• Anonymous

    I suspect EconAnalysis that you come from an industry that benefits from TPP. Your entitled to your opinion no matter how erroneous, however some of us seeong this as eroding our democracy further.

  • Anonymous

    Not good stop TPP

  • Anonymous

    Keep shining a light on these cockroaches. You know it’s a problem when they scurry when you do so. I wish getting rid of them was as easy as calling the Orkin man, we sorely need some kind of fumigation here.

  • SICK IN SEATTLE!

    Thanks for reporting,KEEP IT UP,WEneed to be saturated with this to force Change! I know America is getting really FED UP WITH THIS CORUPTION!

  • htmalom

    There is very little about trade in TPP. It basically gives global corporations tools to circumvent laws. Nafta wasn’t really about trade either. It made it easier for corporations to get cheaper labor from Mexico and to exploit resources from Canada. Common people get screwed-bottom line. At the very least we get no say in what happens.

  • Anonymous

    Let’s look at NAFTA – the North American Free Trade Agreement between the US, Canada, and Mexico.

    Why does there need to be such a trade agreement between THREE countries?

    The US could reach a trade agreement with Mexico. The US could reach a trade agreement with Canada. Mexico and Canada could reach a trade agreement between themselves. So what is the benefit of a multi-country free trade agreement? Who benefits from this? Why all the secrecy in negotiating it? Why does Congress want to give fast-track authority to reach such an agreement to the President?

    Multi-country free trade agreements should be avoided. The United States should make trade agreements with each country individually. Of the 12 countries in the proposed TPP, Trans-Pacific Partnership, each of the 12 countries individually should negotiate a trade agreement with the other 11 countries. Who should all of the 10 other coutries be affected by what only TWO of the countries agree to?

  • David Fulenwider

    “the TPP is key to increasing America’s exports–” Is that a promise or a hope? Any guarantees? “Free trade helps all nations involved.” Only if it is truly free!!! There are plenty of examples of America being snookered by trading partners who find ways to keep U.S. exports out. Think about Japan as one example. You sound a bit naive.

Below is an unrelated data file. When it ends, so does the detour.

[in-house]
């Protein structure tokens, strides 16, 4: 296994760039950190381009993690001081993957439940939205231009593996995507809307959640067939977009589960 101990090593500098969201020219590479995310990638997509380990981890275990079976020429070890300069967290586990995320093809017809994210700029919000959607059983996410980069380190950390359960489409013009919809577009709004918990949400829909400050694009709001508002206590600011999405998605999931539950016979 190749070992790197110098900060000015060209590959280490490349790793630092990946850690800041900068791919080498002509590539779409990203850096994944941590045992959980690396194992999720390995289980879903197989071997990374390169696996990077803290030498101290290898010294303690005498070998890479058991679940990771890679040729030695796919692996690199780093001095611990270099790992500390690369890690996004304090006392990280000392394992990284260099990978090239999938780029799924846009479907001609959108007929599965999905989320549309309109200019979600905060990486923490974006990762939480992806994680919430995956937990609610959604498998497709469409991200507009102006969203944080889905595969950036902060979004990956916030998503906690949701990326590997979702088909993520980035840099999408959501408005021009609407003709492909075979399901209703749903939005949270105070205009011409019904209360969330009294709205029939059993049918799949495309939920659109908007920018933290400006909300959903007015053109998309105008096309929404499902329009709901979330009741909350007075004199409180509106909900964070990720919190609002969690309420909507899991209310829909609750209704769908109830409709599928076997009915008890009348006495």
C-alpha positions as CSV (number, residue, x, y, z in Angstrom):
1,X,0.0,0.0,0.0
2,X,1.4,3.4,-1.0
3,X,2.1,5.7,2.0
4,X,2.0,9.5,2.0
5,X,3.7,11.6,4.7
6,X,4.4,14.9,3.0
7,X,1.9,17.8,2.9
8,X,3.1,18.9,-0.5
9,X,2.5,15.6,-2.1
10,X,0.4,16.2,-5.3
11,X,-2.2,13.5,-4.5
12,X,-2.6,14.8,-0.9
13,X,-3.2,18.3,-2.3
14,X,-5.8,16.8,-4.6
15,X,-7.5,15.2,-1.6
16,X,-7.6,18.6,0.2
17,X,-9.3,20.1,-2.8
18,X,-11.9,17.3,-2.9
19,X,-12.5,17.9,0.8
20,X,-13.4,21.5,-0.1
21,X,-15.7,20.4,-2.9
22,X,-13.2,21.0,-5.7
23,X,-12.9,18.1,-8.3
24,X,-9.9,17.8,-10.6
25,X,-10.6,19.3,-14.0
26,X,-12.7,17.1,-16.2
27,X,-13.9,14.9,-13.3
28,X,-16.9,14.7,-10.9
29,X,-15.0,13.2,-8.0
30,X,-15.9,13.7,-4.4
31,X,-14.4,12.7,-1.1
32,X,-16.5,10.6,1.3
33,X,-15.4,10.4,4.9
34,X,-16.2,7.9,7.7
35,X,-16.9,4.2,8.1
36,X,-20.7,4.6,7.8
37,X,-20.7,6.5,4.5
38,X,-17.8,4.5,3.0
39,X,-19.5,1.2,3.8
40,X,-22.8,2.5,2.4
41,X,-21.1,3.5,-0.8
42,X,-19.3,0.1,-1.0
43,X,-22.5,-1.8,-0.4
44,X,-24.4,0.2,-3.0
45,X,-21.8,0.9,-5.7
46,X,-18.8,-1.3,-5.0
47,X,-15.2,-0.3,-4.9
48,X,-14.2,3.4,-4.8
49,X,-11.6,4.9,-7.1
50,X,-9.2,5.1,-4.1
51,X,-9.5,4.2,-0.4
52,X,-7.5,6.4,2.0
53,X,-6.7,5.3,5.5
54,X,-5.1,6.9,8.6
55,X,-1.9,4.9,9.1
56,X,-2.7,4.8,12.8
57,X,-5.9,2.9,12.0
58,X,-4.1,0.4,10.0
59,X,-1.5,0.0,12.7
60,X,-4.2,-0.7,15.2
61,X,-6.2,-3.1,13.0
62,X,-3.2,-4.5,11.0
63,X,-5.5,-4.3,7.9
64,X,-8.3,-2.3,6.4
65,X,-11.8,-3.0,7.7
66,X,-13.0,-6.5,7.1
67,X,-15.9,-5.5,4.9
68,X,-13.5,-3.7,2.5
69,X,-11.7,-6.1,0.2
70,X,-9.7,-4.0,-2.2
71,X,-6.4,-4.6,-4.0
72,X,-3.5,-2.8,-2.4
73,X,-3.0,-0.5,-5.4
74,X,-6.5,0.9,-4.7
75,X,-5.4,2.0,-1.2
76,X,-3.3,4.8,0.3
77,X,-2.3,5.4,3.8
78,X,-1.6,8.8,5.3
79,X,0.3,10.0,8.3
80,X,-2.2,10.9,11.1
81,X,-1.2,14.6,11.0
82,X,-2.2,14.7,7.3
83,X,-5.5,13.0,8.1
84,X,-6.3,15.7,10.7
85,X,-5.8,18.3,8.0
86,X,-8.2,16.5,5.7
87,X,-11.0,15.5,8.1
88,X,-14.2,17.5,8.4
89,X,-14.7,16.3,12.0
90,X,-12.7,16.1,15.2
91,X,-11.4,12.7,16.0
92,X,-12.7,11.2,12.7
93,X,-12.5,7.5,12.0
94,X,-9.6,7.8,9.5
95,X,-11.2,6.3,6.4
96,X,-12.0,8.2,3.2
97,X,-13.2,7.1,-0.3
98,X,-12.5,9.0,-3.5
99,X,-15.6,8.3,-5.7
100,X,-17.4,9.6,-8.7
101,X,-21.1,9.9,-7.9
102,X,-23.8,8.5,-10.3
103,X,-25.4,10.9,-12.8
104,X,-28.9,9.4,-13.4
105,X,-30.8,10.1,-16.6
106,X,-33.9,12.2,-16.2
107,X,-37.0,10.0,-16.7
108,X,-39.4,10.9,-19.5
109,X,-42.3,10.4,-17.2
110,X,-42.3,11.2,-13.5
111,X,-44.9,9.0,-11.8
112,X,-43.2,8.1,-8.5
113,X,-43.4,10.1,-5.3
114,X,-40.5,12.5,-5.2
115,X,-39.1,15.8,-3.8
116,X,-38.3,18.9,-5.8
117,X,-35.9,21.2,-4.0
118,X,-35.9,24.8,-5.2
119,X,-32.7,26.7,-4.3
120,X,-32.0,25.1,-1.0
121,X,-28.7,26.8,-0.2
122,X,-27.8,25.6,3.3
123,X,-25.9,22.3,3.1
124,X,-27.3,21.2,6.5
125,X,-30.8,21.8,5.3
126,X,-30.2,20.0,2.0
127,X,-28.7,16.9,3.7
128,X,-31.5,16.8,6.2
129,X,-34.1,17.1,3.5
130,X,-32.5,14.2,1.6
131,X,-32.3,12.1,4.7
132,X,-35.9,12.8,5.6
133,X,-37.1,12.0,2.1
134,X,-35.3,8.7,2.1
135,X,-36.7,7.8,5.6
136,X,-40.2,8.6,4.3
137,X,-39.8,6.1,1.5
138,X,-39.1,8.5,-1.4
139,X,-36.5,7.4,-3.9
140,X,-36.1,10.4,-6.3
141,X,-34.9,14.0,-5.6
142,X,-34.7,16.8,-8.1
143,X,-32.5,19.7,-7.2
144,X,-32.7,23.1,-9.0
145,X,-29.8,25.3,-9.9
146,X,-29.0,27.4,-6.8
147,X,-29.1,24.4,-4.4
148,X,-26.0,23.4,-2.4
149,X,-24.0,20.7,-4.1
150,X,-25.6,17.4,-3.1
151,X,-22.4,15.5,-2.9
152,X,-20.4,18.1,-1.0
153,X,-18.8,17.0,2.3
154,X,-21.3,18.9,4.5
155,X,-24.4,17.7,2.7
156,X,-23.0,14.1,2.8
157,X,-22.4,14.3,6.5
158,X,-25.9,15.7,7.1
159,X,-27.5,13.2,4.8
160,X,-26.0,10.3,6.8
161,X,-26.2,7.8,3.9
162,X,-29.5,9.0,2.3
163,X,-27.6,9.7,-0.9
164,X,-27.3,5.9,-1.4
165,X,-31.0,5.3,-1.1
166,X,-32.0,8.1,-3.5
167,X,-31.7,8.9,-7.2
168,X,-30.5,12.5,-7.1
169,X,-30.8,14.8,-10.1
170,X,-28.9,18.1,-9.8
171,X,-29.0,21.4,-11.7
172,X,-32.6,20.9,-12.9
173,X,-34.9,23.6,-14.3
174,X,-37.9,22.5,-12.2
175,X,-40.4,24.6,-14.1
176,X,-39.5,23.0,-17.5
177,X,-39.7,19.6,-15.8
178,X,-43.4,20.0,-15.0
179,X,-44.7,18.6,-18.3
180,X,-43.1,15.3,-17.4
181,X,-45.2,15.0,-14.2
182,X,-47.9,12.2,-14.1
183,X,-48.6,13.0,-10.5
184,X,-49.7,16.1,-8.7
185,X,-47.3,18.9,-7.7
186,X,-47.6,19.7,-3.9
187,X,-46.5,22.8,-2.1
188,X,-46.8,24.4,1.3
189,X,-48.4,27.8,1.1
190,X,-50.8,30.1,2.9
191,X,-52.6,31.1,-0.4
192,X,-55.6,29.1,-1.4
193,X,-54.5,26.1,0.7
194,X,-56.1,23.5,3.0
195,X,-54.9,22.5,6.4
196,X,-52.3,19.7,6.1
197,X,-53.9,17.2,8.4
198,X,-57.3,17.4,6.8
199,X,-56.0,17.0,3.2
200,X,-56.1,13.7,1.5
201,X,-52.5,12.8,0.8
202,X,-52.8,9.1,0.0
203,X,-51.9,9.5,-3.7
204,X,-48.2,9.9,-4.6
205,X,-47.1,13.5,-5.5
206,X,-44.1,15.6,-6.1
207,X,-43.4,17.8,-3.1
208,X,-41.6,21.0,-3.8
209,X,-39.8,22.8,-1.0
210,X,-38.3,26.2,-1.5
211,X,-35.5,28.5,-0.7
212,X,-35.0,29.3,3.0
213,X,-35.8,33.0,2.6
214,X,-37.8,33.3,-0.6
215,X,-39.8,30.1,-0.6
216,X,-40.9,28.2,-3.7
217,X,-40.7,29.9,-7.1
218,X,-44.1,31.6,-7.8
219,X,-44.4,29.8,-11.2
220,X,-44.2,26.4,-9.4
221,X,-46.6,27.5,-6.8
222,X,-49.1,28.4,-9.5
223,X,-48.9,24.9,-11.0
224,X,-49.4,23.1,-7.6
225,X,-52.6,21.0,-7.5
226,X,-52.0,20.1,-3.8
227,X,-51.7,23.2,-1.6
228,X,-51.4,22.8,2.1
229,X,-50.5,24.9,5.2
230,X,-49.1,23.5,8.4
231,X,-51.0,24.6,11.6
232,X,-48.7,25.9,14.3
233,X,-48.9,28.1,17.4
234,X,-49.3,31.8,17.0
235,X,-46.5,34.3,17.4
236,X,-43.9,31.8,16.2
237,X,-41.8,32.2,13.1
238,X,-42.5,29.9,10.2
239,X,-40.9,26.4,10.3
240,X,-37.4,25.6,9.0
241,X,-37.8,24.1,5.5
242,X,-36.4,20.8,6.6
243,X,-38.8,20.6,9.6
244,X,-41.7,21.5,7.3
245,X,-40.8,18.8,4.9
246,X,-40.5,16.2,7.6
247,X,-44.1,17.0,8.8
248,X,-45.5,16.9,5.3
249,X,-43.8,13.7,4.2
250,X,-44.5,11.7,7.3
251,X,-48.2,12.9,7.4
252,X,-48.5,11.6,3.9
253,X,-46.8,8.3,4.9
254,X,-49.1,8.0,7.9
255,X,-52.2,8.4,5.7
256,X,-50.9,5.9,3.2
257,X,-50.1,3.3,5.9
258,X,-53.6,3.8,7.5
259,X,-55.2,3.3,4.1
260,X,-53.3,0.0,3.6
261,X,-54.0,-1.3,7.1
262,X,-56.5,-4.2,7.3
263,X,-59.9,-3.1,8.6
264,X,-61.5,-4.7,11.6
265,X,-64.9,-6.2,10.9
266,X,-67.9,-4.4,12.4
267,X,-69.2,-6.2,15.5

• Anonymous

    Clinton PROMISED the same with NAFTA. How has that worked out for most Americans? Cheaper goods, yes, but at what price? Millions of jobs “lost” or shifted to lower-paying service sectors. Manufacturing (and greenhouse gas production) shifted to countries with lax environmental and consumer product protections. (China has benefited in the short-term economically but at what long-term environmental/health cost? Will it even be economically sustainable?) It’s spurious to argue that the only alternative to unlimited free trade, to corporations overriding national laws and regulations, is a country “being forced to produce everything they could ever want with the limited resources within their own borders”. A case could be made that the more dependent we are on outsourced production the more vulnerable we are to manipulations/breaks of supply due to economic/political changes in the producing nations. Unless, of course, you don’t consider the cost of our massive military/security apparatus keeping supply lines open part of the cost of doing business. Just as our jobs shifted from liveable-wage manufacturing thanks to NAFTA to “relatively more efficient and productive” service employ where workers have their healthcare insurance (Medicaid) and food stamps subsidized by taxpayers. NAFTA created a large trade deficit with Mexico, Canada and other nations. Hundreds of thousands of Mexican corn farmers were forced to leave their land due to low-priced, taxpayer-subsidized U.S. corn flooding their markets, often moving to overcrowded cities. This “helps all nations involved”? A more accurate statement would be that free trade, as defined in NAFTA or the TPP, helps all corporations involved. No surprise there as major corporate/financial players largely wrote these agreements.

  • NJHope

    I just have to question every single thing Obama is doing now. The signs are not good. Not good at all.

  • William Jacoby

    Will he get the bonus even if Congress denies the President fast-track?

    Between these people in trade talks and Clapper/Hayward in NSA/Booz, we really need to realize what is going on. Obama isn’t stupid; so why is this stuff happening?

  • Jane

    The TPP is an abomination. I voted for the President twice. I’m now completely disillusioned. Hardly anyone reports on the horrors that are being formulated in secret by corporate lobbyists in this “trade” agreement. But really, it’s not a trade deal at all. It’s a protectionist racket for corporations. A SOPA-like wish list of monopoly protections for Pharmaceutical Corporations and Media conglomerates. It’s disgusting, and if it is rammed down our throats, it will be to the detriment of generations of Americans.